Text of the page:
Rising to the challenge HGBpAngaelos
of our Christian calling 

By His Grace Bishop Angaelos, General Bishop of the Coptic Orthodox Church in the United Kingdom and one of the six Presidents of Churches Together in England.

Living faithfully as a Christian in the 21st Century is certainly challenging. We often hear and give sermons about hope, victory, and empowerment, but sometimes all we perceive in our world today is challenge and defeat. We witness the brutal persecution of innocent women, men and children around the world on a daily basis, and have grown desensitised to the fact that many Christians continue to die for their Faith. It is easy to preach that we must always be strong, resilient and joyfully convicted of our beliefs, but the fact is that injustice is rife in our world today, and as people are brutally murdered for their Faith, it can seem like the battle is lost. I suppose however, that our interpretation of events would depend on what our end goal is, and what our overall expectation is in this life and in the life to come.
We measure success based on our expected outcome, whether that be in our workplaces, or in our day to day lives. If our expectation then, is to always present ourselves as powerful, strong, prominent individuals, as Christians we are likely to be disappointed. Our calling is quite the contrary, for we, as Christians, are asked to place others before ourselves; to be sacrificial, forgiving and patient. So by very definition we are set up to fail in ‘worldly’ terms. If my expectation is that I, and my Faith in the Lord Jesus Christ, will always be accepted, understood, and welcomed, then that is certainly not going to happen.

We are reminded by Saint Paul and also by our Lord Himself, that the Christian message will be perceived by many as ‘foolishness’, and we ourselves may be even deemed ‘fools’. Our Lord Himself was falsely accused of being demon possessed, so what then do we make of our calling in this world? Are we to live defeated? Do we continue to be perceived as foolish and naïve? Are we to forgive those who continue to wrong us and those we love? I suppose the answer to that lies in whether we truly want to walk in the footsteps of our crucified Lord, and if we believe that there is a resurrection waiting for all those who do, as St Paul reminds us, “the sufferings of this present time are not worthy to be compared with the glory which shall be revealed in us” (Romans 8:18, ,NKJV).
If we continue to assess our lives based purely on our expectations of the world, it will never lead us to true satisfaction or success. We were never meant to focus on this transient existence because we are destined for the eternal, and it is there we must fix our eyes. Our life on earth is temporary, as we are warned in Scripture, “It is even a vapor that appears for a little time and then vanishes away” (James 4:14, NKJV).  We must live as faithful ambassadors of our Lord Jesus Christ while on earth, and live to serve all we encounter, yet we must live knowing that this is not the end of the journey, for there is a promised life to come. We must strive daily to keep ourselves from unnecessary distractions that cloak the truth of the Gospel message, which is hope, salvation and victory.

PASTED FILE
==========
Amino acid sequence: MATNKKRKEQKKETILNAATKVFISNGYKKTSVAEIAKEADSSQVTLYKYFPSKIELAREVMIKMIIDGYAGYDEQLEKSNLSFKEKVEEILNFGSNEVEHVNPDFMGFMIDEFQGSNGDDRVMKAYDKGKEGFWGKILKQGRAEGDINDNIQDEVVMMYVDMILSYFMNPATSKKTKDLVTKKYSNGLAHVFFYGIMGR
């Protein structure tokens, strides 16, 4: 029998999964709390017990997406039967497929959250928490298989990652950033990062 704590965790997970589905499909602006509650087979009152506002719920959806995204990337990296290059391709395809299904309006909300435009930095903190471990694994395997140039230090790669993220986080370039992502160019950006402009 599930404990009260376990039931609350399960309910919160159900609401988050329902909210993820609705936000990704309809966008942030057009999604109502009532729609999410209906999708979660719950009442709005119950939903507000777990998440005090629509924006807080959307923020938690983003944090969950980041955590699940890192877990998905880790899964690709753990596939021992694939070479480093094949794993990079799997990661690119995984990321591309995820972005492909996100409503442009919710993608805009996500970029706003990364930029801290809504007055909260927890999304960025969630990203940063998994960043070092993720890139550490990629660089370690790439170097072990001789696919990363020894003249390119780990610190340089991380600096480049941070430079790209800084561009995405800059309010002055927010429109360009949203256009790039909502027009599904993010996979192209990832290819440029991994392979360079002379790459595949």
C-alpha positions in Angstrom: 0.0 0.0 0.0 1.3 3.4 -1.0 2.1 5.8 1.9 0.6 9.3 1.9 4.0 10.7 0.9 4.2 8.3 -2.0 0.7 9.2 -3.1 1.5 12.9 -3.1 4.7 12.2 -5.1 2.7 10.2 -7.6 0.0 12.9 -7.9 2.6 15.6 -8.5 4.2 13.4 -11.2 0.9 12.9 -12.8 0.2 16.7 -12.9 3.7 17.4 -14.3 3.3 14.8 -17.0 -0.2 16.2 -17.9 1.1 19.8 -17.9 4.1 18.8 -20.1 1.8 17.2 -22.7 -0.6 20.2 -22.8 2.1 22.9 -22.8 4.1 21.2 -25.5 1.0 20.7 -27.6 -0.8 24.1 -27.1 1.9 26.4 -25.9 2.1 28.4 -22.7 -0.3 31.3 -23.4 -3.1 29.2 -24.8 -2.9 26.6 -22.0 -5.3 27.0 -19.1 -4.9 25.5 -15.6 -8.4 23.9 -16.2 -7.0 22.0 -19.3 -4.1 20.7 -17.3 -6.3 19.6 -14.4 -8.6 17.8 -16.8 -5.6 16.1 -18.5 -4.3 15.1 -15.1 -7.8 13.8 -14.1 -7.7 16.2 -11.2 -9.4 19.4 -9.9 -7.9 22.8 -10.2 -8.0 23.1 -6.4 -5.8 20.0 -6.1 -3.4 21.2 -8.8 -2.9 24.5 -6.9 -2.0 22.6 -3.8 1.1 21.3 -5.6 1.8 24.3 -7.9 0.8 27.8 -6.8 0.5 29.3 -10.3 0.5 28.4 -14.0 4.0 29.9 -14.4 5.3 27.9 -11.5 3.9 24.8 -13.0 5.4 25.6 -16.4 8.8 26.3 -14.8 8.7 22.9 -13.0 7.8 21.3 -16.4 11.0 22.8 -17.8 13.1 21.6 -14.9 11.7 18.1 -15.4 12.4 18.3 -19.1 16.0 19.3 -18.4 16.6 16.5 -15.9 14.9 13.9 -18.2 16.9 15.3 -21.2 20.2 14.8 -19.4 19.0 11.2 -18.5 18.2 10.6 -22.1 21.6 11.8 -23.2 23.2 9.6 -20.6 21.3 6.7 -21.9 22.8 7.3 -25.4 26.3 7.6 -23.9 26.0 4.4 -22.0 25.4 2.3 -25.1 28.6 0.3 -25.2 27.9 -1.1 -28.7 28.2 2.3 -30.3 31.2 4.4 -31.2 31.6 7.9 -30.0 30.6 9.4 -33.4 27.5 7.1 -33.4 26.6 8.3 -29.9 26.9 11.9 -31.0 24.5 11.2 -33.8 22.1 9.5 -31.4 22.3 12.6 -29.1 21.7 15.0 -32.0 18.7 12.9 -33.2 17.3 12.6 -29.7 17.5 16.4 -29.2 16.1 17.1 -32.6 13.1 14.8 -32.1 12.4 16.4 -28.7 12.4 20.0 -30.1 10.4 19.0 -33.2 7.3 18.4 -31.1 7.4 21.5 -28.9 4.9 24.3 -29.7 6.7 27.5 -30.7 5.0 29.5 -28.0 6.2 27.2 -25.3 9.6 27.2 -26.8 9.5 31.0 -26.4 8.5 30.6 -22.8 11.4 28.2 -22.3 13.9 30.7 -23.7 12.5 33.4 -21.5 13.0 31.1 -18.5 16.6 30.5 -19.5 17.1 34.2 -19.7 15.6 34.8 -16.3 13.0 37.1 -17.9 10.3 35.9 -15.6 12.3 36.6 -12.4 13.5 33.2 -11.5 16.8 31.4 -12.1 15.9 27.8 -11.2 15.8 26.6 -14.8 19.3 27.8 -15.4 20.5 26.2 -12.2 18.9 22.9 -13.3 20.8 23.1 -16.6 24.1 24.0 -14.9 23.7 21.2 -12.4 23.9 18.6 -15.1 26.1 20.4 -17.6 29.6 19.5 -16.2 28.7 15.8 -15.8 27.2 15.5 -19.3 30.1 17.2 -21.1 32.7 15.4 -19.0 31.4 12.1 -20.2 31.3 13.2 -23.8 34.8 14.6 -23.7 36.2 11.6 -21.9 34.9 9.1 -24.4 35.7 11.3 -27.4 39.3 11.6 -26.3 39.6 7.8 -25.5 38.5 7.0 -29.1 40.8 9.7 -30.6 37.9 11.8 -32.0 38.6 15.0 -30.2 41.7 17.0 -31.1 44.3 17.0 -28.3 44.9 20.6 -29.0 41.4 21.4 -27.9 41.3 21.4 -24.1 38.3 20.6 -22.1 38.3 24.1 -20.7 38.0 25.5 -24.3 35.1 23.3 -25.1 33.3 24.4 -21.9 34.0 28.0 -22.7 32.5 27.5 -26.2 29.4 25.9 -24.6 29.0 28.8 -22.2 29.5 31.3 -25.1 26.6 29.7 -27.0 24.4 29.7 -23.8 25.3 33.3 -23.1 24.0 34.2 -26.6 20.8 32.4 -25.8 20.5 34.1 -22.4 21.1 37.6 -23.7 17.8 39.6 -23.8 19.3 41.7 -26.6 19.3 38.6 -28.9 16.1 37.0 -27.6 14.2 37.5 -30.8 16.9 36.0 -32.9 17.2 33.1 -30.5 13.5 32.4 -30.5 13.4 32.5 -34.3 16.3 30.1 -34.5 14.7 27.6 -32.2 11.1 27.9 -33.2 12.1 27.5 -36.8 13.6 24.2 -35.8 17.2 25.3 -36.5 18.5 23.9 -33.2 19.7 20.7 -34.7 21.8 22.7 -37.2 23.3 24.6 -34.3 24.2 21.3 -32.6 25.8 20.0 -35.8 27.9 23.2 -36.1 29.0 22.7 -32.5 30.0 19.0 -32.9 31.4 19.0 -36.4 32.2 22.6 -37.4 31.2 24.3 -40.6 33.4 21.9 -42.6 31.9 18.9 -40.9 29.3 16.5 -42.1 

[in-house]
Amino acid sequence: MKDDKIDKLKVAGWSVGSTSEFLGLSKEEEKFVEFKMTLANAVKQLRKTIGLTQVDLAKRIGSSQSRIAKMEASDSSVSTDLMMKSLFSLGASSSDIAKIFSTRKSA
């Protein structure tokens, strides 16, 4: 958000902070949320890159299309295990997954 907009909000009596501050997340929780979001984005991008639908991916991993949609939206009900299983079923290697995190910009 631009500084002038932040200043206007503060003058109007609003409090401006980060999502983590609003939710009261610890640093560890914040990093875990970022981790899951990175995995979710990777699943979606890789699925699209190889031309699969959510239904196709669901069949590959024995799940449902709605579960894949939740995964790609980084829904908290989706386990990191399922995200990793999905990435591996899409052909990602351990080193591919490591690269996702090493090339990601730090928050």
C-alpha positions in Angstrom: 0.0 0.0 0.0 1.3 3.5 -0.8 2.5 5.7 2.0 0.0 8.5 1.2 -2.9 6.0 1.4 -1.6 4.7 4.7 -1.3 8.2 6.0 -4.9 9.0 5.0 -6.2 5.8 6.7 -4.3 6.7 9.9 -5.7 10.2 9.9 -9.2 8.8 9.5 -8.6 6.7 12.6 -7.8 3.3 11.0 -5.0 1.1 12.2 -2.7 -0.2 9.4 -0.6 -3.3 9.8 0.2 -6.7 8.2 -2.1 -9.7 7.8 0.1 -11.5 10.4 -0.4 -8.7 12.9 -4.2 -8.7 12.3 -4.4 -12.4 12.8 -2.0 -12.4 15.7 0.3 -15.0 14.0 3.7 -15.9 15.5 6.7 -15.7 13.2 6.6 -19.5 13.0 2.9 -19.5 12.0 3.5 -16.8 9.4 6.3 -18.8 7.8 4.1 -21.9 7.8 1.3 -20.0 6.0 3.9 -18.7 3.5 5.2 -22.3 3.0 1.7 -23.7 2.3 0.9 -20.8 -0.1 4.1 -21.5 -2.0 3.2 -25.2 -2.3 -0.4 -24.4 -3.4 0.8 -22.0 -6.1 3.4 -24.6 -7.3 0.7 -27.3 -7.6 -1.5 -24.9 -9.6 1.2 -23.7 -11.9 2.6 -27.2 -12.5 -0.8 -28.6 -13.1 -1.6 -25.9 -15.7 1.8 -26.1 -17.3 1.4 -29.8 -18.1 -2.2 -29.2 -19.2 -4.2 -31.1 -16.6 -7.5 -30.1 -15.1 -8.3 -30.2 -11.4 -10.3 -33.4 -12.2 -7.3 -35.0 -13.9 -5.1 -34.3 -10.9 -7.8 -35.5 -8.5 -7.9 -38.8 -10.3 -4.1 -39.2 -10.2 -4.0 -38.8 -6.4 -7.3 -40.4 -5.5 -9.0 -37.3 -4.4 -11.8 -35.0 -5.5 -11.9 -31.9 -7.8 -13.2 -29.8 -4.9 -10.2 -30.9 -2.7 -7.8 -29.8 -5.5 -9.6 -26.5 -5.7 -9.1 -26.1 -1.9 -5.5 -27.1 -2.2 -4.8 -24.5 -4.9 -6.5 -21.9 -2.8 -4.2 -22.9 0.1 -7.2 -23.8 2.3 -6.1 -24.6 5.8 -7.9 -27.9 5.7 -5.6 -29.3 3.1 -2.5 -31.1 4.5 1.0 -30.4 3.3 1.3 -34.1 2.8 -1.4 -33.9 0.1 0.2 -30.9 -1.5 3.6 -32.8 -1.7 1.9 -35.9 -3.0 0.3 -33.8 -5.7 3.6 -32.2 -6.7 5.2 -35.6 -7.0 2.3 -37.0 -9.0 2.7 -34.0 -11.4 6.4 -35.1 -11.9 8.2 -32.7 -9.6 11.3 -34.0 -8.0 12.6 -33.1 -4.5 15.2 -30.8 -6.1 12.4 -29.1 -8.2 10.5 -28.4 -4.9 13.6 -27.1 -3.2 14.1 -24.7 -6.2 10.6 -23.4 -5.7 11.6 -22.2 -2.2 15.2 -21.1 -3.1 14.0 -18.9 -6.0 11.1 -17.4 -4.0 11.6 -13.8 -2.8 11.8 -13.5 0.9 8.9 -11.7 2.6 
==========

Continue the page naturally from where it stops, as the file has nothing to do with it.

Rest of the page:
It is only by the grace of God that we can live with hope and without fear or worry in this existence which seems to be filled with uncertainty. Fear comes from the unknown, and yet if I trust in the One Who knows all , is all-powerful and all-loving, there is nothing left to fear, everything is certain.  

We need to live in that certainty. Our Christian life is not a philosophy or a theory. It is real. We believe in a real God Who is alive and active in this world, Who is really all-powerful, all-loving and unchanging. When we depend and rely on that in our daily lives and decisions, and in challenges to our Faith, we will be confident knowing that our future is beyond anything we could ever comprehend, remembering the words of God “For I know the thoughts that I think toward you, says the Lord, thoughts of peace and not of evil, to give you a future and a hope” (Jeremiah 29:11, NKJV).

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